All Diseases

Sweating and body odor are facts of life for most people. Heavy perspiration and body odor can happen when you exercise, when you're too warm, or when you're nervous, anxious or under stress.

Your body has two main types of sweat glands, and they produce two very different types of sweat. Both types are odorless, but the type of sweat produced in your armpits and groin smells bad when it combines with bacteria found normally on your skin.

Unusual changes in sweating — either excessive perspiration (hyperhidrosis) or little or no perspiration (anhidrosis) — can be cause for concern. Likewise, changes in body odor may be a sign of a medical problem.

For normal sweating and body odor, however, lifestyle and home treatments can effectively manage your symptoms.

Sweet's syndrome — also known as acute febrile neutrophilic dermatosis — is a rare skin condition marked by fever and painful skin lesions that appear mainly on your arms, neck, face and back.

The exact cause of Sweet's syndrome isn't always known. In some people, it's triggered by an infection, illness or certain medications. Sweet's syndrome can also occur with some types of cancer.

The most common treatment for Sweet's syndrome is corticosteroid pills, such as prednisone. Signs and symptoms often disappear just a few days after treatment begins, but recurrence is common.

Swimmer's ear is an infection in the outer ear canal, which runs from your eardrum to the outside of your head. It's often brought on by water that remains in your ear after swimming, creating a moist environment that aids bacterial growth.

Putting fingers, cotton swabs or other objects in your ears also can lead to swimmer's ear by damaging the thin layer of skin lining your ear canal.

Swimmer's ear is also known as acute external otitis or otitis externa. The most common cause of this infection is bacteria invading the skin inside your ear canal. Usually you can treat swimmer's ear with eardrops. Prompt treatment can help prevent complications and more-serious infections.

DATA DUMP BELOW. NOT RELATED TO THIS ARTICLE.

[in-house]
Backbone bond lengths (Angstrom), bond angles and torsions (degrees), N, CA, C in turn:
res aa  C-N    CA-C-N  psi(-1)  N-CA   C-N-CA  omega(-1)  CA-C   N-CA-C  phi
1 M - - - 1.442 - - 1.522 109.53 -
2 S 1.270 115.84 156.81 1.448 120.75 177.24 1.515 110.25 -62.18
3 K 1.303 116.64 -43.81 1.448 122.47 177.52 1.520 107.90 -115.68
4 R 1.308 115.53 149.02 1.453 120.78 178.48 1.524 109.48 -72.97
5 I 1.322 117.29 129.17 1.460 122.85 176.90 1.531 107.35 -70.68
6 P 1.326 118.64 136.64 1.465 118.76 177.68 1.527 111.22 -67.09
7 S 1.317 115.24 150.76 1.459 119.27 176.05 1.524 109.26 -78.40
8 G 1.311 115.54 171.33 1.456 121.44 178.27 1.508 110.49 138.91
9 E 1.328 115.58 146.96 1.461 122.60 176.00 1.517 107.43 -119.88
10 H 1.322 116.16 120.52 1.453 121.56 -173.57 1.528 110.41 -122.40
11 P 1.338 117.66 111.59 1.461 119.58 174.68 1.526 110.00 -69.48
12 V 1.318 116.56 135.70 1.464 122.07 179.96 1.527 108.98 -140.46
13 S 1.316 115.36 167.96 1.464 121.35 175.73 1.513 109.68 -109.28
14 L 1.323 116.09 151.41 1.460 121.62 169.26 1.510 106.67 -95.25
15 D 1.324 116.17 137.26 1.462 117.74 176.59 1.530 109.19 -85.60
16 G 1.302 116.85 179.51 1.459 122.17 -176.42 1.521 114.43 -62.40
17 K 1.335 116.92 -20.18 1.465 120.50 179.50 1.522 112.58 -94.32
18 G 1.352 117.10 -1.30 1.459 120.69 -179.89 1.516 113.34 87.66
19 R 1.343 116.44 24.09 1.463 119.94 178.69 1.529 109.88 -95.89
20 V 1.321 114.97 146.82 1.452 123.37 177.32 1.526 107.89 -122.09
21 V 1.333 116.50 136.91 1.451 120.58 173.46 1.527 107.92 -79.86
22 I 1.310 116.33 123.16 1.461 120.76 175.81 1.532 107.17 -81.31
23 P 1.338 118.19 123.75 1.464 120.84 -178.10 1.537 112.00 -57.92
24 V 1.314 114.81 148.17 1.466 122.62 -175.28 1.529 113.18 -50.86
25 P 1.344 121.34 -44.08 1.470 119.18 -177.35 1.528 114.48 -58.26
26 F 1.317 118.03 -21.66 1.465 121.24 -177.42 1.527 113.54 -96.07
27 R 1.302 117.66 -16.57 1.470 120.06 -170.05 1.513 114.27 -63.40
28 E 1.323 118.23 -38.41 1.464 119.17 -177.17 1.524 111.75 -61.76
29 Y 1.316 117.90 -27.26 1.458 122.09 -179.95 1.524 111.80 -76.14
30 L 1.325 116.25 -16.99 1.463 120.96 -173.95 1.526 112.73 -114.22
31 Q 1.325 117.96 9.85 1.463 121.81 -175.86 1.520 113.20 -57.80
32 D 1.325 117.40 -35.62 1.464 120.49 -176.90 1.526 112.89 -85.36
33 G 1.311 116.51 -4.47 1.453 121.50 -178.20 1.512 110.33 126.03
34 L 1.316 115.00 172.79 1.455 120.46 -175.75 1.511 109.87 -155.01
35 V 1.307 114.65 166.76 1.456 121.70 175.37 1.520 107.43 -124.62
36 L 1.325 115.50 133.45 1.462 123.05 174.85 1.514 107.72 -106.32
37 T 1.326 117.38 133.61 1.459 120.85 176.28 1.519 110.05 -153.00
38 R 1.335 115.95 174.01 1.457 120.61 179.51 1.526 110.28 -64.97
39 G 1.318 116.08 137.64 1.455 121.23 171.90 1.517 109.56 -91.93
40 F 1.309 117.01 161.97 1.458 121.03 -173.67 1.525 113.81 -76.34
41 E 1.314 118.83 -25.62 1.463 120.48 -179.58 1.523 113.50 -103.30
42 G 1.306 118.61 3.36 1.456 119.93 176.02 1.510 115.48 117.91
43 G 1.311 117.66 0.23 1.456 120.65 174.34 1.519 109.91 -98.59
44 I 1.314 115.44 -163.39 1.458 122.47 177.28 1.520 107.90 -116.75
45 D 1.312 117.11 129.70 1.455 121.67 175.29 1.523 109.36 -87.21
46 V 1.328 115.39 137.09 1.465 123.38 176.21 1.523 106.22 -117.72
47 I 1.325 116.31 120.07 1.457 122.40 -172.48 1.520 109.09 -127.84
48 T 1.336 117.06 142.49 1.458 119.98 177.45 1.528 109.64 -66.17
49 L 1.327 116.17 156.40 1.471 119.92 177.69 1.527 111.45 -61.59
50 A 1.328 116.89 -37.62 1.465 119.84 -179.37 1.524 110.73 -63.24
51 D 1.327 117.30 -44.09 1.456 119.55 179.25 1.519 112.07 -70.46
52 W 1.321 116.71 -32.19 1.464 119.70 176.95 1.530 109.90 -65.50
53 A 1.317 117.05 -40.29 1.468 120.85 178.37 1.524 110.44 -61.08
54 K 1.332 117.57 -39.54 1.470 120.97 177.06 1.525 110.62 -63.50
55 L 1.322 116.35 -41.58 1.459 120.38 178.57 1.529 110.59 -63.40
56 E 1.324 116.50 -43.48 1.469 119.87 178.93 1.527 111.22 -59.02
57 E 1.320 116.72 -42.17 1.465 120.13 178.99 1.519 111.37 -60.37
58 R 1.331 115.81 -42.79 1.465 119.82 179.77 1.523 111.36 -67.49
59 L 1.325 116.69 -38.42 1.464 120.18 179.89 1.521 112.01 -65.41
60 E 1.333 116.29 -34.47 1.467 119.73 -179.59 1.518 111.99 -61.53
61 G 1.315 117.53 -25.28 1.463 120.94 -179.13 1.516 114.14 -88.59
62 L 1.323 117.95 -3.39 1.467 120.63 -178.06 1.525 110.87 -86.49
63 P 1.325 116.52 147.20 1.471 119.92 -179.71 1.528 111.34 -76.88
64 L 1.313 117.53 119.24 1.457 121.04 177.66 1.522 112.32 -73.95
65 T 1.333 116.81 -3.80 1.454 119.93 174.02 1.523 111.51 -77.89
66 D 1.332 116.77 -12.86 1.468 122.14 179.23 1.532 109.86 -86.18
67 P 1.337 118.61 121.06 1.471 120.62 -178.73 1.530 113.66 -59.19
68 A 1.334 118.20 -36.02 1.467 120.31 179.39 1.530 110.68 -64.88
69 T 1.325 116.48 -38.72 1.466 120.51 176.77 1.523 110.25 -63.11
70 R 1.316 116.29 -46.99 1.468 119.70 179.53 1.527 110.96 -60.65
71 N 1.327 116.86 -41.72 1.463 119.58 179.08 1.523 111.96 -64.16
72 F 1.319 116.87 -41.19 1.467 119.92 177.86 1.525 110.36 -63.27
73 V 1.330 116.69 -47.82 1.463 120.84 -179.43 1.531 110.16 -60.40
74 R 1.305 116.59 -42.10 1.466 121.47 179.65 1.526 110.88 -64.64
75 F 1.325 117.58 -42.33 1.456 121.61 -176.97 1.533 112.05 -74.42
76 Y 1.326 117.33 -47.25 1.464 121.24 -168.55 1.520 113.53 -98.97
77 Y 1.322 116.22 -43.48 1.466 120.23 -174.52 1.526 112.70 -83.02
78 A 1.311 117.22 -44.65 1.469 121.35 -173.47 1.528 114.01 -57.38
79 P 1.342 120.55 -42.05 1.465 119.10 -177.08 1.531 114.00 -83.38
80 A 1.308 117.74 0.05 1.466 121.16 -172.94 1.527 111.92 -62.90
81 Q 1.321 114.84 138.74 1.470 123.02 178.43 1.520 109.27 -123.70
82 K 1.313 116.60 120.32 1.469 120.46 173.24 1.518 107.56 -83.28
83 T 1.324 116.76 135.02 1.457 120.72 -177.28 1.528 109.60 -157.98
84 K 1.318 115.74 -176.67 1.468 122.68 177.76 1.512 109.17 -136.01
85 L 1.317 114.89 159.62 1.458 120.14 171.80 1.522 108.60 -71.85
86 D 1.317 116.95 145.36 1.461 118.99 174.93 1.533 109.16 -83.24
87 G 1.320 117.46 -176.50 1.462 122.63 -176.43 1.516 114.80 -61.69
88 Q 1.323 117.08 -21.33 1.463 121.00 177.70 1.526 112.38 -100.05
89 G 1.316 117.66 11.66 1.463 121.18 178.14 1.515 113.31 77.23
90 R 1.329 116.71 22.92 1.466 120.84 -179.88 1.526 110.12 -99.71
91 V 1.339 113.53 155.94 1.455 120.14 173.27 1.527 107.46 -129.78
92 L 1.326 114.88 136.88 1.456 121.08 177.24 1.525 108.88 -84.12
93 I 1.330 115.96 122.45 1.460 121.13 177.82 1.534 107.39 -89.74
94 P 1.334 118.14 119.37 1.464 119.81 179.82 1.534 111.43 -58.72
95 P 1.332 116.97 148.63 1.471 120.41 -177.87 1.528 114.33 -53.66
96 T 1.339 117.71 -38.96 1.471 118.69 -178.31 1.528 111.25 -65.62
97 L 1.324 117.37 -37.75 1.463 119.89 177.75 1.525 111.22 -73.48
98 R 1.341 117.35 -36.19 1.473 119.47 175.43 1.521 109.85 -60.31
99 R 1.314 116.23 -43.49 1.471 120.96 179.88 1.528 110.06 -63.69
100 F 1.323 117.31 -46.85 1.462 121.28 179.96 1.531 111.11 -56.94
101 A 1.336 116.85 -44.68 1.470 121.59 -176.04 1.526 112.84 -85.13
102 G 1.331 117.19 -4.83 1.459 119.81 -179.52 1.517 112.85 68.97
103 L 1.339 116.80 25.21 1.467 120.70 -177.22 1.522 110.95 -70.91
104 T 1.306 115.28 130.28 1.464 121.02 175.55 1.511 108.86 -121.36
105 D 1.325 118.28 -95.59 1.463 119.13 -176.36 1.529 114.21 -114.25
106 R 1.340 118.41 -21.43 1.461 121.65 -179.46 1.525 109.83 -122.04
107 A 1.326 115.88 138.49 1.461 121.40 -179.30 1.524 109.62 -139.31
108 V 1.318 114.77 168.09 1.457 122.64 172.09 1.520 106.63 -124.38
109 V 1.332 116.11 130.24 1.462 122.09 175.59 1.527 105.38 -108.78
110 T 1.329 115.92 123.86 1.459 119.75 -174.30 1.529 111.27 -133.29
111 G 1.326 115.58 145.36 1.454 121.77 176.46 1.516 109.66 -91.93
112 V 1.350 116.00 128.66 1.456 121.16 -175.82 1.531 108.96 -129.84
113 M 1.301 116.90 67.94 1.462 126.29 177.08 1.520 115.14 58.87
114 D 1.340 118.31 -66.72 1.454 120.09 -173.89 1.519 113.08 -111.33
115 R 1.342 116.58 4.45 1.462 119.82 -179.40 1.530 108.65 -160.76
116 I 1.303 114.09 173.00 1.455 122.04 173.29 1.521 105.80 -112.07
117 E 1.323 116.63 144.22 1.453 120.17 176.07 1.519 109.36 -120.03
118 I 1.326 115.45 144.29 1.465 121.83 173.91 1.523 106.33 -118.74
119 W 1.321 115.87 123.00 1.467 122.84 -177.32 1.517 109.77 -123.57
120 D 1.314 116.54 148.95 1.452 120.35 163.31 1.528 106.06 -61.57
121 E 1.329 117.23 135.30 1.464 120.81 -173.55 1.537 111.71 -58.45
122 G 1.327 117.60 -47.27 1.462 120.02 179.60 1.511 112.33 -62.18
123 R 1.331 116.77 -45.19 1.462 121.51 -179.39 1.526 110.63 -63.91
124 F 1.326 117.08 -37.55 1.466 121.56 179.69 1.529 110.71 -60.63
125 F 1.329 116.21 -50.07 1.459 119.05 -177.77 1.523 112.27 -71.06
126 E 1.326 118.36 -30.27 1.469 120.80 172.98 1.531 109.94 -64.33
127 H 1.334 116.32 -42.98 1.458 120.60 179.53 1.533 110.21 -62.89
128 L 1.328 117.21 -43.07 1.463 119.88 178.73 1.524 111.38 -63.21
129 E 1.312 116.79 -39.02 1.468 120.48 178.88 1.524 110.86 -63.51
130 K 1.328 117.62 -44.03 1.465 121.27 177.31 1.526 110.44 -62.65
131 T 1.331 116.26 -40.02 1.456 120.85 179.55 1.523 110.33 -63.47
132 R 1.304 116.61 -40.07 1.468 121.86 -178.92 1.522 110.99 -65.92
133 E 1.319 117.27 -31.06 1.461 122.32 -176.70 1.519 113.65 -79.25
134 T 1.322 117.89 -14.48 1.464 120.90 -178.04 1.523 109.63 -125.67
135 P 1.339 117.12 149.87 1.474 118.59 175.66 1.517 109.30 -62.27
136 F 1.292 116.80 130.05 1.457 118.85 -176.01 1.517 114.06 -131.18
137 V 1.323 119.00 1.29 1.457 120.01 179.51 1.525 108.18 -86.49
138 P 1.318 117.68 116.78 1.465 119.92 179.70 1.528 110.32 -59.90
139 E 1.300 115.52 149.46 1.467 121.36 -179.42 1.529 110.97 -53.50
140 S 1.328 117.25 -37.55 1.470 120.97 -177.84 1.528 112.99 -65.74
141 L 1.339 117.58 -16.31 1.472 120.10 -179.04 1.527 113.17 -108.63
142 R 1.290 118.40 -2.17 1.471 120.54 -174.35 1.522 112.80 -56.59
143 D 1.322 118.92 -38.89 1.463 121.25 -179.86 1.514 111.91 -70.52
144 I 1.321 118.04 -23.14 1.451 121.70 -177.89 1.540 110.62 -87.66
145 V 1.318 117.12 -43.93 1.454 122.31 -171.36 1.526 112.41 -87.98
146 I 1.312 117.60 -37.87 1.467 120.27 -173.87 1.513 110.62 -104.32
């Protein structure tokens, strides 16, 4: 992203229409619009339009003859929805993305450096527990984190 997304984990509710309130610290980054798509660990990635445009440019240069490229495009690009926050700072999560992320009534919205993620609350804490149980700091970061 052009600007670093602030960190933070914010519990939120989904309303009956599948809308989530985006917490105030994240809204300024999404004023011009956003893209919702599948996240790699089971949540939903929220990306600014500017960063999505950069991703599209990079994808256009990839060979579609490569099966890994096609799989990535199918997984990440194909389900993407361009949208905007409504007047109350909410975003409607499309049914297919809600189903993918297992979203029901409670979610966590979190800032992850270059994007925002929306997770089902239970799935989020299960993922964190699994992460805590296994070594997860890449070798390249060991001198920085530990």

Swimmer's itch is an itchy rash that can occur after you go swimming or wading outdoors. Also known as cercarial dermatitis, swimmer's itch is most common in freshwater lakes and ponds, but it occasionally occurs in salt water.

Swimmer's itch is an allergic reaction to microscopic parasites that burrow into your skin. The parasites associated with swimmer's itch normally live in waterfowl and some animals that live near the water. Humans aren't suitable hosts, so the parasites soon die while still in your skin.

Although uncomfortable, swimmer's itch is usually short-lived. The rash typically clears up on its own within a few days. In the meantime, you can control itching with over-the-counter or prescription medications.

Technically, the term "swine flu" refers to influenza in pigs. Occasionally, pigs transmit influenza viruses to people, mainly to hog farmers and veterinarians. Less often, someone infected passes the infection to others.

The human respiratory infection caused by a particular influenza virus H1N1 strain — popularly known as swine flu — was first recognized in spring 2009. A few months after the first swine flu cases were reported, rates of confirmed H1N1-related illness were increasing in much of the world. As a result, the World Health Organization declared the infection a global pandemic.

The pandemic was declared over in August 2010. Currently, H1N1 is still circulating in humans as a seasonal flu virus and is included in the seasonal flu vaccine.